Manama: Qatar is set to take "fair and necessary" measures against a diplomat who sparked a security scare by smoking in the toilet of an American passenger jet and jokingly made a reference to igniting his shoes.
"He effectively made a mistake as a human being. There will be fair and necessary measures in accordance with the law and after his investigation at the foreign ministry and listening to what he has to say," Ahmad Abdullah Al Mahmood, Qatar's minister of state for foreign affairs, said. "I would like to stress though that the mistake by the diplomat is an individual misjudgment that should not be over-generalised. When a journalist makes a terrible mistake, we cannot say that all or the majority of journalists are not professional or do not assume their responsibilities or that their newspapers have failed to teach them, educate them or train them on the basics and ethics of journalism,” Al Mahmood said in a letter addressed to Ahmad Al Sulaiti, the editor-in-chief of Qatari daily Al Watan.
What can be said about journalists also applies to diplomats, doctors, architects, lawyers, teachers and all those holding skilled jobs, the minister said. "This does not mean that I am minimizing the mistake of the Qatari diplomat, and the ministry will not be lenient with anyone who makes mistakes or covers up for other people’s faults," he wrote.
Al Mahmood was responding to an opinion piece published by Al Sulaiti on Sunday and in which he harshly criticized the "embarrassing" behaviour of Mohammad Al Modadi, the third secretary and vice consul of Qatar's Washington embassy, who raised fears of a repeat of the "shoe bomber" incident in which British national Richard Reid tried to blow up an airliner using explosives hidden in his footwear. Al Modadi was wrestled to the floor by an air marshal, the pilot declared an emergency and two F-16 fighters intercepted the airliner.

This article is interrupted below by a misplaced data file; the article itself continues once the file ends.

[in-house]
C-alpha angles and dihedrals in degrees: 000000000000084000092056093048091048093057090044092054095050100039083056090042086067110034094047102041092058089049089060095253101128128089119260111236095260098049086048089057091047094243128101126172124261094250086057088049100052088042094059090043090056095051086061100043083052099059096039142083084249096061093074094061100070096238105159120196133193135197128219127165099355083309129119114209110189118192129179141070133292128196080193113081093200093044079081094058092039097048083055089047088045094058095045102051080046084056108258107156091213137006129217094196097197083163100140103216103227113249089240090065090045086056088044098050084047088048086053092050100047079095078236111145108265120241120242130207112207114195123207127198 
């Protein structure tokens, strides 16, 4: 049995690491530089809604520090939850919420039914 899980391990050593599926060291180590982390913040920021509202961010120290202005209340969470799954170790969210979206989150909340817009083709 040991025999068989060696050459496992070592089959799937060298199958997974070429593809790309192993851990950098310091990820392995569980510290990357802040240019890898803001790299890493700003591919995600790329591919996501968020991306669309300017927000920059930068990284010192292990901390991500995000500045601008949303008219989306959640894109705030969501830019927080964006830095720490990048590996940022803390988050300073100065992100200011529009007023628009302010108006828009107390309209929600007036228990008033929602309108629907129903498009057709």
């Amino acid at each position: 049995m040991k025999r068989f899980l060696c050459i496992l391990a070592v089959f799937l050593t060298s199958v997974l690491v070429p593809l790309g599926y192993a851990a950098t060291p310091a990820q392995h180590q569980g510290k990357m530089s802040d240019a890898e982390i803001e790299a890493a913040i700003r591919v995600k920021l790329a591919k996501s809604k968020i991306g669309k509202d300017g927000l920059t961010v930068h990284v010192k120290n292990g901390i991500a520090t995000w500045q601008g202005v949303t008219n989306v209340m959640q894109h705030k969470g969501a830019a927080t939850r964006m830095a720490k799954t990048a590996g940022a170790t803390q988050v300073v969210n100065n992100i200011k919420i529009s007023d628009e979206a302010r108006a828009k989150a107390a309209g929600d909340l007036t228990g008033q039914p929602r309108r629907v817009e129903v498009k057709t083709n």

"I totally blame the diplomat for what had happened. He is a mature and sensible man with a PhD from Georgetown University and therefore is fully aware of what he is doing," Al Sulaiti wrote. "While I do not intend to give lessons to the foreign ministry, I wish Al Mahmood would tell me if our diplomats are properly groomed before they are sent to our embassies abroad and whether they acquire skills from our veteran ambassadors."
The editor in his piece wanted to know how diplomats are selected to be posted abroad and whether the ministry has special programmes to hone their skills and enhance their aptitudes.
"It is really sad to hear news that a Qatari diplomat was declared persona non grata and asked to leave his host country within 24 hours," he wrote.
According to Al Sulaiti, the foreign ministry should step in more vigorously to help young diplomats adapt to the culture of their host countries.
"We need to make sure that they can move from a small neighbourhood to Washington, from wearing casual clothes to putting on formal dresses, from eating with their hands to artfully using cutlery, from joking with friends while smoking shisha to formal business over lunch ... The diplomatic big jump should be made smoothly,” he wrote.
However, the foreign affairs state minister refuted the big jump claim in the case of the diplomat.
"He was appointed to the ministry in 2001 and was sent to the United States for further studies. He graduated in 2005 and was employed at the ministry for three years before he was transferred to Washington,” Al Mahmood said.
"When the story about the incident broke, there was another Qatari diplomat in the US, our consul in Houston, who was being honoured for his diplomatic achievements and rewarded for consolidating relations between Qatar and Texas," he said.